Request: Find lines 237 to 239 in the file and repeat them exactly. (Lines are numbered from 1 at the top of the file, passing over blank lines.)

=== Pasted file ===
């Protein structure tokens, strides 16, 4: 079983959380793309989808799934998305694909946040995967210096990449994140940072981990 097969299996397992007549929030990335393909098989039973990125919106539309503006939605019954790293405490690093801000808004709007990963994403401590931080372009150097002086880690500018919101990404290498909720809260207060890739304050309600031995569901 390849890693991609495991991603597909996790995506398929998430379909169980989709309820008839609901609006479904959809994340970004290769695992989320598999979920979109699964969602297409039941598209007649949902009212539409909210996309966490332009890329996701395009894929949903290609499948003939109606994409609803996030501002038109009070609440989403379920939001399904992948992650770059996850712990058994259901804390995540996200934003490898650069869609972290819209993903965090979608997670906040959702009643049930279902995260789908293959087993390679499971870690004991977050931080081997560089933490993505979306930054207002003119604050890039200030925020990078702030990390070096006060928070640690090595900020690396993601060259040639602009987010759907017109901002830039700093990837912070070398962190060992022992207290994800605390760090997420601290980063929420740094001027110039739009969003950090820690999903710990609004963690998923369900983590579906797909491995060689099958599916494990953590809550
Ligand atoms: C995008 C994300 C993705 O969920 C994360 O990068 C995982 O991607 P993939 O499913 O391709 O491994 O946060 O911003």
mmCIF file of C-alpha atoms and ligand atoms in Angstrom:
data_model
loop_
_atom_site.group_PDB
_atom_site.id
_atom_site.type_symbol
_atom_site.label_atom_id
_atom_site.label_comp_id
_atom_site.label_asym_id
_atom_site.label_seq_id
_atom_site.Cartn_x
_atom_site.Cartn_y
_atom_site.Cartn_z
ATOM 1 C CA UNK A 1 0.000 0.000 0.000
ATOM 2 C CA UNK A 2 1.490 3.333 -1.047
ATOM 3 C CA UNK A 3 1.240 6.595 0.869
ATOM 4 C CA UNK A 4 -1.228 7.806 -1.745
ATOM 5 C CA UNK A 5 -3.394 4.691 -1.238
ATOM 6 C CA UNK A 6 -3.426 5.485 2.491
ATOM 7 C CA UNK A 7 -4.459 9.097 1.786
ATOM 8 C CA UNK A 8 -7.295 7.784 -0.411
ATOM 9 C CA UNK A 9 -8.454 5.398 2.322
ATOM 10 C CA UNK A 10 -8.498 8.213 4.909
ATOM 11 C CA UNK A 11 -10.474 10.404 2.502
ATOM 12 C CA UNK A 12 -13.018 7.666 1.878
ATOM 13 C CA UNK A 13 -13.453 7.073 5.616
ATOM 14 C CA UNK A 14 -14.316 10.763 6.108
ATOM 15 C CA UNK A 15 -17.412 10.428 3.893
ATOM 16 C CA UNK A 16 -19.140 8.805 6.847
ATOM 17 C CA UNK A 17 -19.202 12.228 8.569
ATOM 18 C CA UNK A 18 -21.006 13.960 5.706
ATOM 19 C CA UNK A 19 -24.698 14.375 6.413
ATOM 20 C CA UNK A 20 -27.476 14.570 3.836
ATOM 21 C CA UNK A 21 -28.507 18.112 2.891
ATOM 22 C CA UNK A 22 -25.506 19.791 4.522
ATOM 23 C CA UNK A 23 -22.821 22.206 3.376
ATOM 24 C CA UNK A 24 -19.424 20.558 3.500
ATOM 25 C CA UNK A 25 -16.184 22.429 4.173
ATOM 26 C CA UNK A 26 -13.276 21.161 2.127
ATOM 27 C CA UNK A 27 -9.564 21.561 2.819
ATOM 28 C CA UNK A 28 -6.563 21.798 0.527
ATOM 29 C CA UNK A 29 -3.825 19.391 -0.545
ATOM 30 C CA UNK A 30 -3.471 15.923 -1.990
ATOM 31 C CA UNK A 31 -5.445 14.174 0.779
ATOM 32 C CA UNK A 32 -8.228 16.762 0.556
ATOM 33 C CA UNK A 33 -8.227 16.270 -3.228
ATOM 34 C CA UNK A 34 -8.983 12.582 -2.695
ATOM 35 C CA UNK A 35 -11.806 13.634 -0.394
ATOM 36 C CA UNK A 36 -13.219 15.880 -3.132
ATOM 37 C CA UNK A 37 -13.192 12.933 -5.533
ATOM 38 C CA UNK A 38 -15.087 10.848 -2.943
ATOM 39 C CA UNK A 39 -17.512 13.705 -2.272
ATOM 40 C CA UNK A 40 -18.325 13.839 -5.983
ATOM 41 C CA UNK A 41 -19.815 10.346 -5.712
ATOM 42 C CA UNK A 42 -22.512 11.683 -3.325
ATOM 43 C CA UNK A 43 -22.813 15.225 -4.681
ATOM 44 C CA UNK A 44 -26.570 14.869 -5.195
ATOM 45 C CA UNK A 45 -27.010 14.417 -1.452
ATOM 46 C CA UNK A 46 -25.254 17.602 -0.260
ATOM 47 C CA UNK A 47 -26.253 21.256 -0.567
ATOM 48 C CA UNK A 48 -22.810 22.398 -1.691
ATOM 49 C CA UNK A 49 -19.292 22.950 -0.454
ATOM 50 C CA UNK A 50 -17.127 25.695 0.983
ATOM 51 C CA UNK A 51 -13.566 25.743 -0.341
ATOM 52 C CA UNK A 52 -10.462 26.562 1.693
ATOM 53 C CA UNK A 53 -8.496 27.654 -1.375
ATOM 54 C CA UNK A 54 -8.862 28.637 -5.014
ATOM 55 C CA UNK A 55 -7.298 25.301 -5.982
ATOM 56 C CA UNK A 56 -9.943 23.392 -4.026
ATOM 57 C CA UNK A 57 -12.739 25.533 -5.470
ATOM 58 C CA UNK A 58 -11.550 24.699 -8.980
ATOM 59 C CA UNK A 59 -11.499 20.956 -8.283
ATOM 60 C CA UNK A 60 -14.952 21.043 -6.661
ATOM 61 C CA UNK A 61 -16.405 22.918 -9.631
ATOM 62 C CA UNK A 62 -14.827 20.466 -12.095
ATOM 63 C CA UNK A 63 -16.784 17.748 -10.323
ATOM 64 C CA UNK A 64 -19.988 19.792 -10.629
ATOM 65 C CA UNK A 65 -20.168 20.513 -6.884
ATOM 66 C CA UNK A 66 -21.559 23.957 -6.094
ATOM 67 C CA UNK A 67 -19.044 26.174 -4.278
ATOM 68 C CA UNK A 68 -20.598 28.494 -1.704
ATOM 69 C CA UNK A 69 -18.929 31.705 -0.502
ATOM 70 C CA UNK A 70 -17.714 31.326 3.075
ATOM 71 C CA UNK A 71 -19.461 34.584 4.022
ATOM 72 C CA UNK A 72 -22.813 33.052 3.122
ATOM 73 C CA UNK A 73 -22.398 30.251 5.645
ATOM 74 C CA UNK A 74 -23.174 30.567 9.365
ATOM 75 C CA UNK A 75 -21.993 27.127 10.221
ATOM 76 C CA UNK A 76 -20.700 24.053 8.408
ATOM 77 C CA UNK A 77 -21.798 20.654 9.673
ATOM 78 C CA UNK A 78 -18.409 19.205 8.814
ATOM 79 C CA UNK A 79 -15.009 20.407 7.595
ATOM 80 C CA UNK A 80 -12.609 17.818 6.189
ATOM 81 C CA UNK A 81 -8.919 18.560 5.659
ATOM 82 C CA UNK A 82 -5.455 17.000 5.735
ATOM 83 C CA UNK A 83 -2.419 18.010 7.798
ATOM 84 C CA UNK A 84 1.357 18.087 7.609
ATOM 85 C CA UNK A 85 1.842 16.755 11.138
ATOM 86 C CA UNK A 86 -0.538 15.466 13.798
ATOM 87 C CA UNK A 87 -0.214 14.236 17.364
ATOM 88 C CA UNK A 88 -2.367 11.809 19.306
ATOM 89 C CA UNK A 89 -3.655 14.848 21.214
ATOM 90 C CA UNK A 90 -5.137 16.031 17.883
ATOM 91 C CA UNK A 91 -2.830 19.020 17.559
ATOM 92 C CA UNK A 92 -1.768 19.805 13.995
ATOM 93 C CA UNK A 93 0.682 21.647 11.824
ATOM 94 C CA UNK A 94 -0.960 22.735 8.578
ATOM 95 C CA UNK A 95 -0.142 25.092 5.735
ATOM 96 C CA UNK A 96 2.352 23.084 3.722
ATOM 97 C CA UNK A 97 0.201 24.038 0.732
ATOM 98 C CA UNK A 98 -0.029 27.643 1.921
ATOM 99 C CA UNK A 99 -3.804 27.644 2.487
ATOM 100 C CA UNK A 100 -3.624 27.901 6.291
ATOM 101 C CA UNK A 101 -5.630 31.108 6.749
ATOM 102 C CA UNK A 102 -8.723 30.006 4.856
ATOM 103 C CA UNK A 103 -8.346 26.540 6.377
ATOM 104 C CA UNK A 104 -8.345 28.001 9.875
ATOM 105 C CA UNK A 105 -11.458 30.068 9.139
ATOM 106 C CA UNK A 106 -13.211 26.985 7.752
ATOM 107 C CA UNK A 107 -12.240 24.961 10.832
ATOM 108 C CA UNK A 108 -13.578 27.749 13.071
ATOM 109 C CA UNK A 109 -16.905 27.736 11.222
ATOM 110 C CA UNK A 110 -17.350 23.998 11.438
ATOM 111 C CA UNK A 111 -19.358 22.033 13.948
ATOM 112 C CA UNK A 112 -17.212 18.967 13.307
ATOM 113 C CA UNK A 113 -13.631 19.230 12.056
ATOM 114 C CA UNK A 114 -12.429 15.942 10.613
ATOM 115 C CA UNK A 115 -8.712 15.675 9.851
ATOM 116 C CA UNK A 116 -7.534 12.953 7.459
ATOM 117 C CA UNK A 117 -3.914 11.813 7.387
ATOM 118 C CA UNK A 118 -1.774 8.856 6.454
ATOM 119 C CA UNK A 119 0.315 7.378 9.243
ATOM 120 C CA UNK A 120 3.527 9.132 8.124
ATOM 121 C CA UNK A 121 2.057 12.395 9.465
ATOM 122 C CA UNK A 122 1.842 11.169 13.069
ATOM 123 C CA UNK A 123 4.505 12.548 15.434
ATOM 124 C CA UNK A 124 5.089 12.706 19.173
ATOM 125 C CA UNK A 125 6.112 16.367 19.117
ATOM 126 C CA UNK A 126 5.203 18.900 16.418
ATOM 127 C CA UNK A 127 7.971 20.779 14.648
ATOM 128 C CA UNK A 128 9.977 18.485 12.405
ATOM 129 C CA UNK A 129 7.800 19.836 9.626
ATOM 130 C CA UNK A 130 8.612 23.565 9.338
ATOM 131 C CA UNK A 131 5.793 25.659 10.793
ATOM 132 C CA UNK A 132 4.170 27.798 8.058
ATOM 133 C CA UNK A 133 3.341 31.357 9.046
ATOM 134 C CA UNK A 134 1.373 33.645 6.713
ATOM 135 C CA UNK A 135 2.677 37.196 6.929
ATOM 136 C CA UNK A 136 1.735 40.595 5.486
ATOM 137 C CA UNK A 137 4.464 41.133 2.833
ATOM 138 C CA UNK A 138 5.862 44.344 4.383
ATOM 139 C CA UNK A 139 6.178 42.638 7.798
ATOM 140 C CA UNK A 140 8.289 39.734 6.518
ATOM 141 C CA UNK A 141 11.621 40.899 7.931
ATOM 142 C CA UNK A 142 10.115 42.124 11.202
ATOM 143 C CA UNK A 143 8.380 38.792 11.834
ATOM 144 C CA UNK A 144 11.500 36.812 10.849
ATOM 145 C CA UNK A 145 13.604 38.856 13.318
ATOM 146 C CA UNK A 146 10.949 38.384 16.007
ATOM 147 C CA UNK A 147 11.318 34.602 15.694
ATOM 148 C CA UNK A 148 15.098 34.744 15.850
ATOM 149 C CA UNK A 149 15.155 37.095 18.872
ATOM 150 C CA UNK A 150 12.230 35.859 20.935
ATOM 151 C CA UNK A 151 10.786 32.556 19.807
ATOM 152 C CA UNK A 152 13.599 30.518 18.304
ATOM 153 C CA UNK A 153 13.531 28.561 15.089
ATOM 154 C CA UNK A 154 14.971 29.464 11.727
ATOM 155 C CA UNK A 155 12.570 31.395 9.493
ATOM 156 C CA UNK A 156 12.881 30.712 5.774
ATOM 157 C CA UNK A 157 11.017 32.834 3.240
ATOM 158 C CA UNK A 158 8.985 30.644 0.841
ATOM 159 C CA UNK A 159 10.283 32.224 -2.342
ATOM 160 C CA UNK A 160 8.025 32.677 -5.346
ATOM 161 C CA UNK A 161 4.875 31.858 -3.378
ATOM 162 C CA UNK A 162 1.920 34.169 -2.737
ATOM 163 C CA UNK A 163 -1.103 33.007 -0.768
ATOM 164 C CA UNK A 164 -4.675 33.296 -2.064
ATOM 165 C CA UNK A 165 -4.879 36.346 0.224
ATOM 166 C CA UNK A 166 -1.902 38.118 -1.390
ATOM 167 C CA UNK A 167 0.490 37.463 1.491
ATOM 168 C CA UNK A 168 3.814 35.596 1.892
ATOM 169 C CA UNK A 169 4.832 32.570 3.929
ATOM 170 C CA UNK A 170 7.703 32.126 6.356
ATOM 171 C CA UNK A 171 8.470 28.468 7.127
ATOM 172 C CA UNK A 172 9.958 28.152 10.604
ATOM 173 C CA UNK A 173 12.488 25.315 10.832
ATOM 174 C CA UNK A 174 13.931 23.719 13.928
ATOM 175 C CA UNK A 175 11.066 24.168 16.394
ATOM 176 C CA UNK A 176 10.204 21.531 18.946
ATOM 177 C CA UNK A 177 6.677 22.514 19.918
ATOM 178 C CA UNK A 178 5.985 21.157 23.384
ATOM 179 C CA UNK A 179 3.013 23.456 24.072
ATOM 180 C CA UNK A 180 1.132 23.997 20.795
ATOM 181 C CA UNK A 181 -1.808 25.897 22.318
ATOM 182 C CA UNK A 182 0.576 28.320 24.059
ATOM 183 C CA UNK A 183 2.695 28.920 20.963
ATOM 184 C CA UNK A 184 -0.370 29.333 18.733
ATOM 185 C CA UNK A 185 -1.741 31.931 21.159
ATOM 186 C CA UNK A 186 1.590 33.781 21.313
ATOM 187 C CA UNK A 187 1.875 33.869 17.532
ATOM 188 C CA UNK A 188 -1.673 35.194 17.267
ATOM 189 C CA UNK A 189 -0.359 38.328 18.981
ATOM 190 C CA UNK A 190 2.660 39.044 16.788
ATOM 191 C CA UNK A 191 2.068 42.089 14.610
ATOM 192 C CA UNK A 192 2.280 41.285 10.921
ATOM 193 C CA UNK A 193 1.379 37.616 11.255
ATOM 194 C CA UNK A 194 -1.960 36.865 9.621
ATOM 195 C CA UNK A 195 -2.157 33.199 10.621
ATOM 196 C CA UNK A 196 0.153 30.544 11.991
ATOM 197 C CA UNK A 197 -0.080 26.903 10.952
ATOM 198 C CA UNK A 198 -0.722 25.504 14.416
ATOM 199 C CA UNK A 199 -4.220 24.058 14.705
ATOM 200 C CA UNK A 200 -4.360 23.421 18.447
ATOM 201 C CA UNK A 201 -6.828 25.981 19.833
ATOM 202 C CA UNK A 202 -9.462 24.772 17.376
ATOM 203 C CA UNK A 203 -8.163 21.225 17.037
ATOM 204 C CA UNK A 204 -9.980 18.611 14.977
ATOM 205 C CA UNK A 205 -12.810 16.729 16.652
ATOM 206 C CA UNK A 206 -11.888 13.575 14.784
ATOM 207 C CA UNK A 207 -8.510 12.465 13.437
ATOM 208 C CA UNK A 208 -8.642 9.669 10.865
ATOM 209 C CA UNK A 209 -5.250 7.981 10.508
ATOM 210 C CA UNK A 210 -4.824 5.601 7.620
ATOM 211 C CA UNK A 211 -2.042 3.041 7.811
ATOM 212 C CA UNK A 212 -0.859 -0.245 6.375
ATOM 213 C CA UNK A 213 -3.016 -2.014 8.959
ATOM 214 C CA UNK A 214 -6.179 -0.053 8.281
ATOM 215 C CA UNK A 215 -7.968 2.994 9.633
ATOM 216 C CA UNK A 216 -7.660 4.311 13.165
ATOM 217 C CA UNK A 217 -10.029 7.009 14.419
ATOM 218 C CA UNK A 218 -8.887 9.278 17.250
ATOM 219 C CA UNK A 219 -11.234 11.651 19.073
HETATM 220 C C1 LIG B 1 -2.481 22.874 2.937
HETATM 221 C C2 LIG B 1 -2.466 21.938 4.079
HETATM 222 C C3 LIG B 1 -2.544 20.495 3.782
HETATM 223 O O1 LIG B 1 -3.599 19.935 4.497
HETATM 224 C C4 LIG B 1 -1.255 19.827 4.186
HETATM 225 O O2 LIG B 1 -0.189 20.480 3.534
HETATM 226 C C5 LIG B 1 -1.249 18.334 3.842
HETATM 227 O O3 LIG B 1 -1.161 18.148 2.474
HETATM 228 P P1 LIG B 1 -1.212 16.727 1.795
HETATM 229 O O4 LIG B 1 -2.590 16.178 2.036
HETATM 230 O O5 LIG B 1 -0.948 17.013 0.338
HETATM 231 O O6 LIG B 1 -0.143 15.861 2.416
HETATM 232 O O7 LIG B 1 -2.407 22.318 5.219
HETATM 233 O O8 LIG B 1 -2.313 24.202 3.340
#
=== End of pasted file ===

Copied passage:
HETATM 222 C C3 LIG B 1 -2.544 20.495 3.782
HETATM 223 O O1 LIG B 1 -3.599 19.935 4.497
HETATM 224 C C4 LIG B 1 -1.255 19.827 4.186